I’m a Christian. I don’t publicly write about my faith that often, but it’s a big part of who I am and thoroughly underlies how I see the world around me. Over the last few years, the process of losing weight and becoming an endurance athlete has had a profound effect on how I understand the role of faith and the depth of God’s involvement in our lives. After all, experiences gained through endurance sports are very much a metaphor for life in general. So it stands to reason that they can also inform our faith.
I realize that some may not share my individual faith perspective, but I do believe that most of us possess an essence of spirituality somewhere inside, and so I offer these observations concerning ‘a faith of endurance’ for what they’re worth. Perhaps they feel more powerful to me than they will to others, because I experienced them first-hand, but I hope that they are as useful in your own spiritual journey as they have been in mine.
A SENSE OF PLACE: I participate in off road endurance sports. Ultra Trail Running (distances over a marathon in length off road); Endurance Mountain Biking (typically distances well over 50 miles off road); Open Water Swimming (distances over 2 miles in open water). It is nearly impossible to participate in these activities and not develop a profound wonder for nature. And, more deeply, to marvel at the existence of a creator who could conjure up such environments, and then beckon us to be part of them. There is nothing so awe-inspiring as being out in settings that put you in your place.
Being exposed to the elements up above timberline. Swimming way out in a large body of water. Being caught in a severe storm miles from nowhere. In these situations, one is reminded (sometimes not so subtly) of their place in the universe and of our utter reliance on God Almighty. A reminder we often need because we seem to lose this perspective in the hustle of modern life. We are reminded that there are forces at work around us (in this case natural and visible, but just as importantly there are spiritual forces) which we have no direct control over; we can only take heart in knowing that we belong to the One who does have control; even if we don’t always see it or sense it as much as we’d like. On a recent trail run, my mind was pattering through the recent stresses of life, and – out in the woods, in the snow and wind – God’s still small voice reminded me, “…you silly boy. Look around you; I made all this. All of this is under my control. Don’t you think that I’m aware of your needs and have those under control as well?”
He says, “Be still, and know that I am God…”. (Psalm 46:10)
PERSEVERANCE: I participate in trail races that are frequently 4 hours long on the short end of things. Typical events are in the 8-12+ hour range and I’m training for events that will stretch past 24 hours in length. These events take place off road, on narrow trails, with roots, rocks, and lots and lots of hills (preferably mountains), regardless of weather and regardless of daylight (that’s why God invented headlamps). You can’t sprint these races. If you head out too fast you simply won’t make it. And, whereas you can basically show up at the starting line of your first 5k road race ill-prepared (which is exactly what I did) and still manage to slog through it, there’s no way to fake it through an endurance race. It will eat you up and spit you out in very painful ways.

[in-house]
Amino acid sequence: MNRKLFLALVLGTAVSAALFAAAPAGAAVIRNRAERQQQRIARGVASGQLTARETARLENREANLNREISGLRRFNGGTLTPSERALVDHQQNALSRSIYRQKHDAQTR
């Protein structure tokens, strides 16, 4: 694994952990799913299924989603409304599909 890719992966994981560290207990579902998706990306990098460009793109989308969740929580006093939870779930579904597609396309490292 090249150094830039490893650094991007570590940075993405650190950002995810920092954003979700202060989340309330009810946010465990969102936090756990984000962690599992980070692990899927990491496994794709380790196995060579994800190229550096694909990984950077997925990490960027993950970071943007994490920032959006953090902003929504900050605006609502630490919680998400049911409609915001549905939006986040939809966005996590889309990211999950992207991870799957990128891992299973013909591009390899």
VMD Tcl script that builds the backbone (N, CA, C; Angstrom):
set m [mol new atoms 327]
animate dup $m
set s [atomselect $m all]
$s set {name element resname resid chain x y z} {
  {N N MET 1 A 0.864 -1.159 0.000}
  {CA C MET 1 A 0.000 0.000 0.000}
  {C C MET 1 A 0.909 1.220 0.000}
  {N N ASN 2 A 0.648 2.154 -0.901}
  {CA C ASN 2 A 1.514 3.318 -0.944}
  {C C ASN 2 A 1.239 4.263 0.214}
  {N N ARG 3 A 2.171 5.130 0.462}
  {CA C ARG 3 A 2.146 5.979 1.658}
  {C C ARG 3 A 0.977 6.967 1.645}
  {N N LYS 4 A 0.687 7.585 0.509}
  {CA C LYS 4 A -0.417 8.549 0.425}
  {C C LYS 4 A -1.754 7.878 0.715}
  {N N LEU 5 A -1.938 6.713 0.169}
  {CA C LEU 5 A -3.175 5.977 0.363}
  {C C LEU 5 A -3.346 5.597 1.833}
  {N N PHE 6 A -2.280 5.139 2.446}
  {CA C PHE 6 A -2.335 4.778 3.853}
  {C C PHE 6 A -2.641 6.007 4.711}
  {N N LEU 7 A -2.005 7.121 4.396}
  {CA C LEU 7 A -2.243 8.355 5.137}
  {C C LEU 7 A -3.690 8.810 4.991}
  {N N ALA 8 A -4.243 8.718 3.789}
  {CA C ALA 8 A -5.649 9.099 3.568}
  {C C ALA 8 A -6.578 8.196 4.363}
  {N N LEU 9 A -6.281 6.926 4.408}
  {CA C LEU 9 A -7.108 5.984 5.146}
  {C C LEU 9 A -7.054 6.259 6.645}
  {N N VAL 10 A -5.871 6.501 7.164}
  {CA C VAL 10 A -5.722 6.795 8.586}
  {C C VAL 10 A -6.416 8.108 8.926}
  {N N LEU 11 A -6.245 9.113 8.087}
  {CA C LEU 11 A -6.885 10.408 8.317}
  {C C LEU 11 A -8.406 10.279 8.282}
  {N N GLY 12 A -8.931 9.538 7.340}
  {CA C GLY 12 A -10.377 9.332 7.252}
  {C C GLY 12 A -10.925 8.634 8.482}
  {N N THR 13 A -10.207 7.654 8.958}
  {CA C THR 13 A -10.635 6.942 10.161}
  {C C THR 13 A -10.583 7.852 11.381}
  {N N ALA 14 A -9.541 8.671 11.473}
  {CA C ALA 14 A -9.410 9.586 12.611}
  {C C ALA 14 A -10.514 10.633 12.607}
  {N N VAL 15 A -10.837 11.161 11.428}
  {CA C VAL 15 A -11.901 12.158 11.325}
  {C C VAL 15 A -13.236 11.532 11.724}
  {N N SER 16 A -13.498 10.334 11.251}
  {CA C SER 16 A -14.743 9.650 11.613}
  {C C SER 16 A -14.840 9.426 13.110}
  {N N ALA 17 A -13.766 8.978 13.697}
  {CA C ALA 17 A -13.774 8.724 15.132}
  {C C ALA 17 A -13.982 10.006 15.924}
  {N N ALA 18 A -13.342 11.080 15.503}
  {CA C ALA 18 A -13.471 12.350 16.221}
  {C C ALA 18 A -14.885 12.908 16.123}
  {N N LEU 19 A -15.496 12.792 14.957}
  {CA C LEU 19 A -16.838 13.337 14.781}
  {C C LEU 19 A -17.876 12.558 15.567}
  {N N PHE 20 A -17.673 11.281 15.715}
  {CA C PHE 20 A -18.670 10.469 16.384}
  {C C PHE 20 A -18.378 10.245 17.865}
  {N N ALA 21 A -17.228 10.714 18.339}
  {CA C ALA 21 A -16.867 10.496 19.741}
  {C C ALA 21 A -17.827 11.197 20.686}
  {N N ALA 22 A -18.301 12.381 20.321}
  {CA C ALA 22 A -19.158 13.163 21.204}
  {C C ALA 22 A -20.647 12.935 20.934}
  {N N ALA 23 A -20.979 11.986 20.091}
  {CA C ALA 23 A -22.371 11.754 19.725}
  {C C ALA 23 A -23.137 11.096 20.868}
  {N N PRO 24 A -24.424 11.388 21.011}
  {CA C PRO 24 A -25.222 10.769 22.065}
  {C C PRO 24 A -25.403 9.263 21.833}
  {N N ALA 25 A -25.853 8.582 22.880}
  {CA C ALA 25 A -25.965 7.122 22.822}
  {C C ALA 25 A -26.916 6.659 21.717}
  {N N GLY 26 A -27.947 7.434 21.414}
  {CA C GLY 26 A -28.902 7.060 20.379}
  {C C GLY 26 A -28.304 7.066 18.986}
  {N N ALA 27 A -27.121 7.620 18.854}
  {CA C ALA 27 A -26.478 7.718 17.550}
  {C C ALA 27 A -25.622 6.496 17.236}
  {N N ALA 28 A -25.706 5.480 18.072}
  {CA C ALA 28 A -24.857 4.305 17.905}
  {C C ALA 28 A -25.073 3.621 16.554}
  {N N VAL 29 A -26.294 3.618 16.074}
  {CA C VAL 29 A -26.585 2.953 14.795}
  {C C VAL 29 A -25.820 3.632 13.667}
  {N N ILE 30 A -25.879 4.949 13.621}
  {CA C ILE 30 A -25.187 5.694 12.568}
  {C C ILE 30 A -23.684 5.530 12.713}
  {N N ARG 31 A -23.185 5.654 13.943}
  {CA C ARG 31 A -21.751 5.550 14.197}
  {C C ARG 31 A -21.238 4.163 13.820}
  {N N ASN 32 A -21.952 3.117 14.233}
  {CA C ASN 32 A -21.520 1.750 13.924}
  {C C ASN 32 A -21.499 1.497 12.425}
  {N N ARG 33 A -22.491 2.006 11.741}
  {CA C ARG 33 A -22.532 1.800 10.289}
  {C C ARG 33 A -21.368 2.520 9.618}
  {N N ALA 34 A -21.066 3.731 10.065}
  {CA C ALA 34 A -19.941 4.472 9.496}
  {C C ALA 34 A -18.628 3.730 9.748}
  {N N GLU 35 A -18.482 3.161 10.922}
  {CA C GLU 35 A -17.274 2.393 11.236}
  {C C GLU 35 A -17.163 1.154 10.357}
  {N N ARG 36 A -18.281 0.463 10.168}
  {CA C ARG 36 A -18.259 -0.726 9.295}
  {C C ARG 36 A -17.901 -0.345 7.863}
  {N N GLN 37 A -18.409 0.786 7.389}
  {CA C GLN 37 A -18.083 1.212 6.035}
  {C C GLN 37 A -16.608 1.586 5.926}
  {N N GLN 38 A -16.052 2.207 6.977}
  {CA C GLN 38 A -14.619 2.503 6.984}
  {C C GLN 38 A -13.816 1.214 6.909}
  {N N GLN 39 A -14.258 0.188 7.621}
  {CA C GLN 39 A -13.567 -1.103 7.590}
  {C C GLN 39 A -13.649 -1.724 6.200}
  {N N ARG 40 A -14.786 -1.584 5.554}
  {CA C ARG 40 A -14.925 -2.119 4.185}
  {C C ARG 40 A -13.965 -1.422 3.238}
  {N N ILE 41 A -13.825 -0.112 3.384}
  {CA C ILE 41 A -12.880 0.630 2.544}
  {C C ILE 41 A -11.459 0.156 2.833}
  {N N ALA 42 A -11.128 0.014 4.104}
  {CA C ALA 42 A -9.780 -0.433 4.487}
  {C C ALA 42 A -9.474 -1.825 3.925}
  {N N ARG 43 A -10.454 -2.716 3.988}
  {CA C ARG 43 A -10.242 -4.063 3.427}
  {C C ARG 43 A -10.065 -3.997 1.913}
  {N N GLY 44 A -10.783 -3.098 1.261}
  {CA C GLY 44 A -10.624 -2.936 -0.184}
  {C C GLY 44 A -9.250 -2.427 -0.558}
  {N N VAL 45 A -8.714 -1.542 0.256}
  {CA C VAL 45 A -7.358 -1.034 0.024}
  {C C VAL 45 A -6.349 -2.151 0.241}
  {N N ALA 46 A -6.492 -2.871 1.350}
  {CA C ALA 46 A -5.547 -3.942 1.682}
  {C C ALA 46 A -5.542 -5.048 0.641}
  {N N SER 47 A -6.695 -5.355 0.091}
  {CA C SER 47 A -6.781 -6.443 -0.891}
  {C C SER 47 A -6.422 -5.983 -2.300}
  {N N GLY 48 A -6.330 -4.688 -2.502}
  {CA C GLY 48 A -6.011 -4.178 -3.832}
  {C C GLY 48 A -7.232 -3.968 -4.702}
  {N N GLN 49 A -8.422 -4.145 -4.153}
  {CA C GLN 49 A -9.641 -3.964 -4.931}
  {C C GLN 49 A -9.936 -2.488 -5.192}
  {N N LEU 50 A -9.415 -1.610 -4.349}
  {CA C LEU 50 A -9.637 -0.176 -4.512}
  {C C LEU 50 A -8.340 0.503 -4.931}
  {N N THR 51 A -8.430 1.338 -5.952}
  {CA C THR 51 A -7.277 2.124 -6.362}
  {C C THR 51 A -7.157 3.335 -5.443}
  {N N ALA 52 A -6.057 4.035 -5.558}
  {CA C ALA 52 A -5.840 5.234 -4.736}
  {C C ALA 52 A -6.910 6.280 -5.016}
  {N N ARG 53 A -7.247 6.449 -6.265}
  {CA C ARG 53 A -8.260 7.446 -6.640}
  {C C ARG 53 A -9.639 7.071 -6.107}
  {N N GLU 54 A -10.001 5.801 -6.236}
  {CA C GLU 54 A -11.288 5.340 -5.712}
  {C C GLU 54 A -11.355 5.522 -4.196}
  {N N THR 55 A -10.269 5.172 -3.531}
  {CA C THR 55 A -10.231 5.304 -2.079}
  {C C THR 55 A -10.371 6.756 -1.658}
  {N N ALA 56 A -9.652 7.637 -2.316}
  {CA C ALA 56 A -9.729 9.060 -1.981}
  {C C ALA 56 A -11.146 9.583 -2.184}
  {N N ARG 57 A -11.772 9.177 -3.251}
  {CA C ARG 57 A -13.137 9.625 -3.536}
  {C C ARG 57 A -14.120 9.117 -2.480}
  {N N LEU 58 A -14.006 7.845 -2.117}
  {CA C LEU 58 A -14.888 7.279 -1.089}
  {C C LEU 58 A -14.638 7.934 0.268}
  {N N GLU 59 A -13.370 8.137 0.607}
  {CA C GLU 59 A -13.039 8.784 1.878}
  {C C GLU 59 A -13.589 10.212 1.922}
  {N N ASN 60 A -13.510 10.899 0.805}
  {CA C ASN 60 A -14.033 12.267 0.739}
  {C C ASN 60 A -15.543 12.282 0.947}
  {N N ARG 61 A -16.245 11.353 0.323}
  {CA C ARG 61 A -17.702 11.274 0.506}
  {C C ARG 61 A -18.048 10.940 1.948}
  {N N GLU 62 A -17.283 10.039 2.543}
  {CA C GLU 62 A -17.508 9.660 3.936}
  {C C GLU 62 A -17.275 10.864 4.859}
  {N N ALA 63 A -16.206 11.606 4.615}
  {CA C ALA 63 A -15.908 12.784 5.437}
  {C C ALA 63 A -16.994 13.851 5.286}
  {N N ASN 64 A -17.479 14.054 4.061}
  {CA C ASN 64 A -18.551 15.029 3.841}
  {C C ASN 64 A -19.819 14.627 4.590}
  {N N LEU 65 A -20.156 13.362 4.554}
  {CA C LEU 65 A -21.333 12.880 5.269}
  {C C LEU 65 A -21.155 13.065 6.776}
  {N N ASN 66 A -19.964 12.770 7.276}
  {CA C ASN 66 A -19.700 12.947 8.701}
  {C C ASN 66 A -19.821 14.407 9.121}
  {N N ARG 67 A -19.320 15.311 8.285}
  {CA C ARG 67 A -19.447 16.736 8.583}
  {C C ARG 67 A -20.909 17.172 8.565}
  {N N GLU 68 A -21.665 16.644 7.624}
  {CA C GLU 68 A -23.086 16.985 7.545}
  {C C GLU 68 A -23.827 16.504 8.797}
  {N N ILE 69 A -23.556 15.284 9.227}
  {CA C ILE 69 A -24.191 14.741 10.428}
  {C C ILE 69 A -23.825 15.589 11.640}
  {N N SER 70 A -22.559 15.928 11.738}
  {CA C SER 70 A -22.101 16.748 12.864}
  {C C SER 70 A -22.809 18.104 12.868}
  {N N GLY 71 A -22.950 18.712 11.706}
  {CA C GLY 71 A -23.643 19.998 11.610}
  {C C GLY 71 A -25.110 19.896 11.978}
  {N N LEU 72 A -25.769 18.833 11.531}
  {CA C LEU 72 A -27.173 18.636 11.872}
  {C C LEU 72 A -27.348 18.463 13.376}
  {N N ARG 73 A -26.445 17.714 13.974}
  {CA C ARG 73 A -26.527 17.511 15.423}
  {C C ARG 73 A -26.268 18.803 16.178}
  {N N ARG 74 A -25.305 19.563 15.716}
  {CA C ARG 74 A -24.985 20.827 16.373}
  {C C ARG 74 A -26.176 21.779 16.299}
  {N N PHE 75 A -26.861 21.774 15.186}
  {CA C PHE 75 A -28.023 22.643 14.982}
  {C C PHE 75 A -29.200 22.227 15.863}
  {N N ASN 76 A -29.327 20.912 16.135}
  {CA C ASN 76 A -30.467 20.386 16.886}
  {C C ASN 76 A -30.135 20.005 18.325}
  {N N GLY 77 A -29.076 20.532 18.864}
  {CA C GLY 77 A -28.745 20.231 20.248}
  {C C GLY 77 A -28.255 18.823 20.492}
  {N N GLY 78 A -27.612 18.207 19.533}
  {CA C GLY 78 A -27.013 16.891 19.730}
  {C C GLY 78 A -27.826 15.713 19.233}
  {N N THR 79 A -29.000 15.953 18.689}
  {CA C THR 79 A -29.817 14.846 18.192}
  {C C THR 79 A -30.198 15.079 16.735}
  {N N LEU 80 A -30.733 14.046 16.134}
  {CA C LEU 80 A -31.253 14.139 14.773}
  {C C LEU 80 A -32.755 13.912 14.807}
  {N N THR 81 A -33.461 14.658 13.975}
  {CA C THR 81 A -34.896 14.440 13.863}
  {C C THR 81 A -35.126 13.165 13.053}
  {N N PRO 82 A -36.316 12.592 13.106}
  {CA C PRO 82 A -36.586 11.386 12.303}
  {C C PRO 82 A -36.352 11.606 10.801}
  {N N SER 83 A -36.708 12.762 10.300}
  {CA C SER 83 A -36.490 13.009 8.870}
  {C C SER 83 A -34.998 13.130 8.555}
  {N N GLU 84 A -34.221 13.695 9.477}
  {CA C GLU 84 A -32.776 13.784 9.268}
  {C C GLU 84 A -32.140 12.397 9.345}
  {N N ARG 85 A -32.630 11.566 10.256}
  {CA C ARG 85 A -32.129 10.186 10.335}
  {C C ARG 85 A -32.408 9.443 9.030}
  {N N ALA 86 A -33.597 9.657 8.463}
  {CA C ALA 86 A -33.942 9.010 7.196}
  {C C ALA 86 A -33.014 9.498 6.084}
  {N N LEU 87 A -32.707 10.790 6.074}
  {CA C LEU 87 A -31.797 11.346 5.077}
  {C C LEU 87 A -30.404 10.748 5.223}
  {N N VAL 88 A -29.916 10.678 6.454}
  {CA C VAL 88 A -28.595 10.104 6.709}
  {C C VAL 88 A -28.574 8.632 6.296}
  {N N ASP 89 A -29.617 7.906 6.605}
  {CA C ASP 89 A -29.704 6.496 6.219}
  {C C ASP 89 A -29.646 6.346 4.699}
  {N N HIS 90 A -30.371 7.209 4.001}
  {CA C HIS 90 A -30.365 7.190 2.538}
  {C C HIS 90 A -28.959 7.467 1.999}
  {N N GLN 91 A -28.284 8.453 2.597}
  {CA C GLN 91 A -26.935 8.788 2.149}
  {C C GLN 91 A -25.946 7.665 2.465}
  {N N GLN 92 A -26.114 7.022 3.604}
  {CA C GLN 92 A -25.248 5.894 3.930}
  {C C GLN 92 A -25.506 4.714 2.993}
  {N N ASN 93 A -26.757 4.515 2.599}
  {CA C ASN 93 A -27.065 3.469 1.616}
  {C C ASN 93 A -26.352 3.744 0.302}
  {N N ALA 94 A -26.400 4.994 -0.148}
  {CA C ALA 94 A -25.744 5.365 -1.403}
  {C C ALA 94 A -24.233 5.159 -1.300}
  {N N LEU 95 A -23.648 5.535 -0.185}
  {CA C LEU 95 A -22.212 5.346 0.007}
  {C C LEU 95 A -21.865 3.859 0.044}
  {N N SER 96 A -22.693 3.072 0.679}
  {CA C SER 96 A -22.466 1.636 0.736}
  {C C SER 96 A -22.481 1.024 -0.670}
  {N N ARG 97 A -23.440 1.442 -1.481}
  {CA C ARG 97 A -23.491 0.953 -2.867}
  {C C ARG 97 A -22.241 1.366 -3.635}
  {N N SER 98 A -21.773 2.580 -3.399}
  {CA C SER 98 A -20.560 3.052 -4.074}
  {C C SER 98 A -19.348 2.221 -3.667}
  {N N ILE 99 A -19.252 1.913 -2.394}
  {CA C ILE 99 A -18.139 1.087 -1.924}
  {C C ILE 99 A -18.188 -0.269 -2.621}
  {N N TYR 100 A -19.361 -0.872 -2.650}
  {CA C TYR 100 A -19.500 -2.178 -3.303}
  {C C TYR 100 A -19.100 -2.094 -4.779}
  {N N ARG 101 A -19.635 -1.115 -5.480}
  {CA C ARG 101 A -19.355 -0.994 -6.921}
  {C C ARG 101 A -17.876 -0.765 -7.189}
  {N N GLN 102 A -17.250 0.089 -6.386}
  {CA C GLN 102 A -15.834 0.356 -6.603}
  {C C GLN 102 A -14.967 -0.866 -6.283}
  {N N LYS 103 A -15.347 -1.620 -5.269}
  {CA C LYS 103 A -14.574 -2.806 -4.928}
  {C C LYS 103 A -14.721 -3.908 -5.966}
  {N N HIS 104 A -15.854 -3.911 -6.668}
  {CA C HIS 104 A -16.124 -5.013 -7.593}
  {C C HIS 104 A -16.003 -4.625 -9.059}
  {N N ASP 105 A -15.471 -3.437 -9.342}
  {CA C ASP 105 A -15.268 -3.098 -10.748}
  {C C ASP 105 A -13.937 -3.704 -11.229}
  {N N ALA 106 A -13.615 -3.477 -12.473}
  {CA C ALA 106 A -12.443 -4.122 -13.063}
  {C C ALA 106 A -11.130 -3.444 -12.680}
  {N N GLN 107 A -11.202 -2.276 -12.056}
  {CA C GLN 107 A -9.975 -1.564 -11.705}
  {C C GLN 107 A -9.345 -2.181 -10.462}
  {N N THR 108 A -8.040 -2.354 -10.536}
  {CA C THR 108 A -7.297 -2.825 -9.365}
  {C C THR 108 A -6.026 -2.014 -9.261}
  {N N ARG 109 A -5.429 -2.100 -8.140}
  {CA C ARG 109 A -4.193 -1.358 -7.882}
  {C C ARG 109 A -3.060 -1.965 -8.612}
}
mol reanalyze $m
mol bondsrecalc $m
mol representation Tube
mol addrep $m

Training for these events, be it a race or a backcountry adventure, takes consistency, dedication, hard work and countless hours spent alone, out on the trail figuring out what works and what doesn’t. In other words, it takes perseverance. To be sure, every endurance athlete has their own unique training approach, but there are no shortcuts in these types of efforts. It’s a pass/fail kind of thing. Either you put in the work or you didn’t. And so it is with our faith. If we show up for the spiritual race of life not even prepared for a short distance, than life will quickly punch holes in our faith and spit us back out. A faith of endurance that can survive something as grueling as life can only be born out of daily time spent with the Creator of Life.
And let us run with perseverance the race marked out for us… (Hebrews 12:1)
MARVEL IN THE JOURNEY: There are times on long training runs or during the back half of a race that I’m hurting. Mentally, physically, emotionally. These are extremely demanding sports on all kinds of levels. But there is always a point when I begin to marvel at what my body is capable of, what my mind is capable of pushing my body to do, of the natural splendor I get to be part of, and of the fact that I get to experience the world in a way that the vast majority of people rarely do. Three years ago I was obese and couldn’t make it 10 minutes of running without needing a break. Today an “easy week” consists of 30 miles of trail running. I have to marvel at that; I’m very privileged to get to do what I do. My sense of “normal” is now so far off the beaten path that I can’t forget how blessed I am to experience what I do. And, in the same way, we need to marvel at what God allows in our lives. In how far He has brought us. The loved ones He has placed in our lives. The opportunities where He has generously provided. The tough times where He has pulled us through and made us stronger for the struggle. I marvel at what has happened already in my relatively young life. I am in awe of my wife, my own kids, and the other close friends and family in our lives whom we call “family.” There is no doubt that life can be tough. But it can be and should be marveled at.
Look at the birds of the air; they do not sow or reap or store away in barns, and yet your heavenly Father feeds them. Are you not much more valuable than they? (Matthew 6:26)